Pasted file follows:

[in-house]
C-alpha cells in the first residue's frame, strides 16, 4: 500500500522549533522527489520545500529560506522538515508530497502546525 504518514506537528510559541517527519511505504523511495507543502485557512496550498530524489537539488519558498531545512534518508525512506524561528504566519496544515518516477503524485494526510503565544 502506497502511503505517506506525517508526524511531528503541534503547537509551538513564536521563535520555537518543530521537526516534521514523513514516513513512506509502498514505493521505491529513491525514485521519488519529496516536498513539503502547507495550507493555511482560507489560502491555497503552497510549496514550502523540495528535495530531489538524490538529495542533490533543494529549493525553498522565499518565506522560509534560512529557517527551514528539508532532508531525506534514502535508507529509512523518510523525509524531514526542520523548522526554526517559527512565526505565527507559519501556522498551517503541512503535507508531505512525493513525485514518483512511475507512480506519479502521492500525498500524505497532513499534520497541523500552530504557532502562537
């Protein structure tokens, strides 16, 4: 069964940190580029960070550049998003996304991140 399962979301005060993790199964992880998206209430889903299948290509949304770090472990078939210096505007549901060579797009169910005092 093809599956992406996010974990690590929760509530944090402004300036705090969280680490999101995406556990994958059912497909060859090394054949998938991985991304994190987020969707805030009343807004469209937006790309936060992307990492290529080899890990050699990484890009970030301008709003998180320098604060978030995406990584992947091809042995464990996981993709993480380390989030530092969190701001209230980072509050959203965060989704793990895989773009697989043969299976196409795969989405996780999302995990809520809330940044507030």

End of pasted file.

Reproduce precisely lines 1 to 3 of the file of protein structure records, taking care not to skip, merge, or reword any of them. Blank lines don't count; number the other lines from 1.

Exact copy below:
[in-house]
C-alpha cells in the first residue's frame, strides 16, 4: 500500500522549533522527489520545500529560506522538515508530497502546525 504518514506537528510559541517527519511505504523511495507543502485557512496550498530524489537539488519558498531545512534518508525512506524561528504566519496544515518516477503524485494526510503565544 502506497502511503505517506506525517508526524511531528503541534503547537509551538513564536521563535520555537518543530521537526516534521514523513514516513513512506509502498514505493521505491529513491525514485521519488519529496516536498513539503502547507495550507493555511482560507489560502491555497503552497510549496514550502523540495528535495530531489538524490538529495542533490533543494529549493525553498522565499518565506522560509534560512529557517527551514528539508532532508531525506534514502535508507529509512523518510523525509524531514526542520523548522526554526517559527512565526505565527507559519501556522498551517503541512503535507508531505512525493513525485514518483512511475507512480506519479502521492500525498500524505497532513499534520497541523500552530504557532502562537
């Protein structure tokens, strides 16, 4: 069964940190580029960070550049998003996304991140 399962979301005060993790199964992880998206209430889903299948290509949304770090472990078939210096505007549901060579797009169910005092 093809599956992406996010974990690590929760509530944090402004300036705090969280680490999101995406556990994958059912497909060859090394054949998938991985991304994190987020969707805030009343807004469209937006790309936060992307990492290529080899890990050699990484890009970030301008709003998180320098604060978030995406990584992947091809042995464990996981993709993480380390989030530092969190701001209230980072509050959203965060989704793990895989773009697989043969299976196409795969989405996780999302995990809520809330940044507030």